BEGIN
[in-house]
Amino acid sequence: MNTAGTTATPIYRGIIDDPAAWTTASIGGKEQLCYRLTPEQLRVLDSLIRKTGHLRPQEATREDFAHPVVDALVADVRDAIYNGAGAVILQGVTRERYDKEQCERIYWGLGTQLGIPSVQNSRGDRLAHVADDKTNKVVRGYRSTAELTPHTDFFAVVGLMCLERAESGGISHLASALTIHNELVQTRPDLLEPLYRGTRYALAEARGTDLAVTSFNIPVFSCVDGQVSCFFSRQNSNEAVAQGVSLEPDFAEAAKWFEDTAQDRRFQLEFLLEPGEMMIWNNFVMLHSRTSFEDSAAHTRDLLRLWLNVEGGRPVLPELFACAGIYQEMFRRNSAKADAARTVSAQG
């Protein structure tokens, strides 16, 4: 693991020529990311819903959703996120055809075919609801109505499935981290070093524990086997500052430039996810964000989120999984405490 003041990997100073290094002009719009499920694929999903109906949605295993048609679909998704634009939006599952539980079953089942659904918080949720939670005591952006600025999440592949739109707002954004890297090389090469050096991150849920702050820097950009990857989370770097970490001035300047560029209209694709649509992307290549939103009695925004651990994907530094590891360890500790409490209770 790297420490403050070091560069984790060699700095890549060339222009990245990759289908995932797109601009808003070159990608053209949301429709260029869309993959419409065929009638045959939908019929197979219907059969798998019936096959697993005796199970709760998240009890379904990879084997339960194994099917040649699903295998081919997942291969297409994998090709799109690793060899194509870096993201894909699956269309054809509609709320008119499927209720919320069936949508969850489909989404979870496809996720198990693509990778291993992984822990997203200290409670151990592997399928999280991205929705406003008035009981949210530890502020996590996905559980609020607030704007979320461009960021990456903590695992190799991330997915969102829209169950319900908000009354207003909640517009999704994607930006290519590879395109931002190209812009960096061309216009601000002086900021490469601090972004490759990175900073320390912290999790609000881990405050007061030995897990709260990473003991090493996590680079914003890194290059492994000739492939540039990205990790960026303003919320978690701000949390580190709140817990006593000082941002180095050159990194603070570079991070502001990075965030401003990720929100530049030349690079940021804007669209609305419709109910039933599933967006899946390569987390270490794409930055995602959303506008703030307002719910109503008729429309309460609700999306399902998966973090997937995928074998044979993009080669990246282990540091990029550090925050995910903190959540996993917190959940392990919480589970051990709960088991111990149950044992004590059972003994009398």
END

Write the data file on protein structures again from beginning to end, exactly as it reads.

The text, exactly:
[in-house]
Amino acid sequence: MNTAGTTATPIYRGIIDDPAAWTTASIGGKEQLCYRLTPEQLRVLDSLIRKTGHLRPQEATREDFAHPVVDALVADVRDAIYNGAGAVILQGVTRERYDKEQCERIYWGLGTQLGIPSVQNSRGDRLAHVADDKTNKVVRGYRSTAELTPHTDFFAVVGLMCLERAESGGISHLASALTIHNELVQTRPDLLEPLYRGTRYALAEARGTDLAVTSFNIPVFSCVDGQVSCFFSRQNSNEAVAQGVSLEPDFAEAAKWFEDTAQDRRFQLEFLLEPGEMMIWNNFVMLHSRTSFEDSAAHTRDLLRLWLNVEGGRPVLPELFACAGIYQEMFRRNSAKADAARTVSAQG
């Protein structure tokens, strides 16, 4: 693991020529990311819903959703996120055809075919609801109505499935981290070093524990086997500052430039996810964000989120999984405490 003041990997100073290094002009719009499920694929999903109906949605295993048609679909998704634009939006599952539980079953089942659904918080949720939670005591952006600025999440592949739109707002954004890297090389090469050096991150849920702050820097950009990857989370770097970490001035300047560029209209694709649509992307290549939103009695925004651990994907530094590891360890500790409490209770 790297420490403050070091560069984790060699700095890549060339222009990245990759289908995932797109601009808003070159990608053209949301429709260029869309993959419409065929009638045959939908019929197979219907059969798998019936096959697993005796199970709760998240009890379904990879084997339960194994099917040649699903295998081919997942291969297409994998090709799109690793060899194509870096993201894909699956269309054809509609709320008119499927209720919320069936949508969850489909989404979870496809996720198990693509990778291993992984822990997203200290409670151990592997399928999280991205929705406003008035009981949210530890502020996590996905559980609020607030704007979320461009960021990456903590695992190799991330997915969102829209169950319900908000009354207003909640517009999704994607930006290519590879395109931002190209812009960096061309216009601000002086900021490469601090972004490759990175900073320390912290999790609000881990405050007061030995897990709260990473003991090493996590680079914003890194290059492994000739492939540039990205990790960026303003919320978690701000949390580190709140817990006593000082941002180095050159990194603070570079991070502001990075965030401003990720929100530049030349690079940021804007669209609305419709109910039933599933967006899946390569987390270490794409930055995602959303506008703030307002719910109503008729429309309460609700999306399902998966973090997937995928074998044979993009080669990246282990540091990029550090925050995910903190959540996993917190959940392990919480589970051990709960088991111990149950044992004590059972003994009398």